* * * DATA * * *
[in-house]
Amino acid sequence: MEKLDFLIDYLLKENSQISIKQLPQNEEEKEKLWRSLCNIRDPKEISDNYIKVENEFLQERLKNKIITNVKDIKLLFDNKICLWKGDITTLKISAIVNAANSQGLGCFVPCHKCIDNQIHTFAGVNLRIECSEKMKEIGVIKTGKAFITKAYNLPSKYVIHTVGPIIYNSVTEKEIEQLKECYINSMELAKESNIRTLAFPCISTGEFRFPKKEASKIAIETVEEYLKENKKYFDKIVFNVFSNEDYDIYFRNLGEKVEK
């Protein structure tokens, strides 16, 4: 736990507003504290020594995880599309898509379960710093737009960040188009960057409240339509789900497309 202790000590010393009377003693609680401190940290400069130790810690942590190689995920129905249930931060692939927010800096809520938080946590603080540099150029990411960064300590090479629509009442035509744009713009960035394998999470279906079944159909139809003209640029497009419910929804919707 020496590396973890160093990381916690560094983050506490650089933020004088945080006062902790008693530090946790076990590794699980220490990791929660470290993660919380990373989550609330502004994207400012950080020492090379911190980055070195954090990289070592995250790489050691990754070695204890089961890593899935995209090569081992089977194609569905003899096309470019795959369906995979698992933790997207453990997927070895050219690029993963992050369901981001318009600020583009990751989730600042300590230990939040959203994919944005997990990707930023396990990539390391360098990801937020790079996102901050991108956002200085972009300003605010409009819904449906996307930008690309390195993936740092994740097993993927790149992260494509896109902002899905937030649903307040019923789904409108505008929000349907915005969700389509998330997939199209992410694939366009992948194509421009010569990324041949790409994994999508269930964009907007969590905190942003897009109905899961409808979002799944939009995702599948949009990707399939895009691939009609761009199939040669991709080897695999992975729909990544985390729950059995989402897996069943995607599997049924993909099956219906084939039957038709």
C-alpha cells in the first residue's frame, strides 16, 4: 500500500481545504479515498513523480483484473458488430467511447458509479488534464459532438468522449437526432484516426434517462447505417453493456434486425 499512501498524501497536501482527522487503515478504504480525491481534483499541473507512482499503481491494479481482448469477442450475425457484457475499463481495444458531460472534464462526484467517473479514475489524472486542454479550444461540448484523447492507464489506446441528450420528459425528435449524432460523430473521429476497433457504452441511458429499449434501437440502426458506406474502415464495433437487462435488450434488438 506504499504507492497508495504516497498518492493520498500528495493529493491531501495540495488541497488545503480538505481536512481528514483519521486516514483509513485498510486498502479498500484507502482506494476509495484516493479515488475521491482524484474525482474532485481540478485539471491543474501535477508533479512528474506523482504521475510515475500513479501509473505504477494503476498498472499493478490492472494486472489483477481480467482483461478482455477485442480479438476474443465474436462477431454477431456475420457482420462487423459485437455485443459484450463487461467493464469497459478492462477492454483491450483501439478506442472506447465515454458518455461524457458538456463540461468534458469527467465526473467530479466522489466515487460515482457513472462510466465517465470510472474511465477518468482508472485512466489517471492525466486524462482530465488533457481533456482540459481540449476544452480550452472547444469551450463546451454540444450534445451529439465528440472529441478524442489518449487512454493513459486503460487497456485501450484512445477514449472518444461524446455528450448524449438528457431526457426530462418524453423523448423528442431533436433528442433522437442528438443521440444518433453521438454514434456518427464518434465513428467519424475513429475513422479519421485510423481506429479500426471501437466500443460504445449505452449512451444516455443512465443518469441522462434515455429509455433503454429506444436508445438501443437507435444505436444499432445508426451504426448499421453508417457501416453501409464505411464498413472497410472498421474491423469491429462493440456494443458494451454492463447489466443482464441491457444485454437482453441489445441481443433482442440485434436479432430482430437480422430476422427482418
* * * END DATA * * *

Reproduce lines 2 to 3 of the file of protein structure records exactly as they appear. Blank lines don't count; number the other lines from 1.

Amino acid sequence: MEKLDFLIDYLLKENSQISIKQLPQNEEEKEKLWRSLCNIRDPKEISDNYIKVENEFLQERLKNKIITNVKDIKLLFDNKICLWKGDITTLKISAIVNAANSQGLGCFVPCHKCIDNQIHTFAGVNLRIECSEKMKEIGVIKTGKAFITKAYNLPSKYVIHTVGPIIYNSVTEKEIEQLKECYINSMELAKESNIRTLAFPCISTGEFRFPKKEASKIAIETVEEYLKENKKYFDKIVFNVFSNEDYDIYFRNLGEKVEK
């Protein structure tokens, strides 16, 4: 736990507003504290020594995880599309898509379960710093737009960040188009960057409240339509789900497309 202790000590010393009377003693609680401190940290400069130790810690942590190689995920129905249930931060692939927010800096809520938080946590603080540099150029990411960064300590090479629509009442035509744009713009960035394998999470279906079944159909139809003209640029497009419910929804919707 020496590396973890160093990381916690560094983050506490650089933020004088945080006062902790008693530090946790076990590794699980220490990791929660470290993660919380990373989550609330502004994207400012950080020492090379911190980055070195954090990289070592995250790489050691990754070695204890089961890593899935995209090569081992089977194609569905003899096309470019795959369906995979698992933790997207453990997927070895050219690029993963992050369901981001318009600020583009990751989730600042300590230990939040959203994919944005997990990707930023396990990539390391360098990801937020790079996102901050991108956002200085972009300003605010409009819904449906996307930008690309390195993936740092994740097993993927790149992260494509896109902002899905937030649903307040019923789904409108505008929000349907915005969700389509998330997939199209992410694939366009992948194509421009010569990324041949790409994994999508269930964009907007969590905190942003897009109905899961409808979002799944939009995702599948949009990707399939895009691939009609761009199939040669991709080897695999992975729909990544985390729950059995989402897996069943995607599997049924993909099956219906084939039957038709």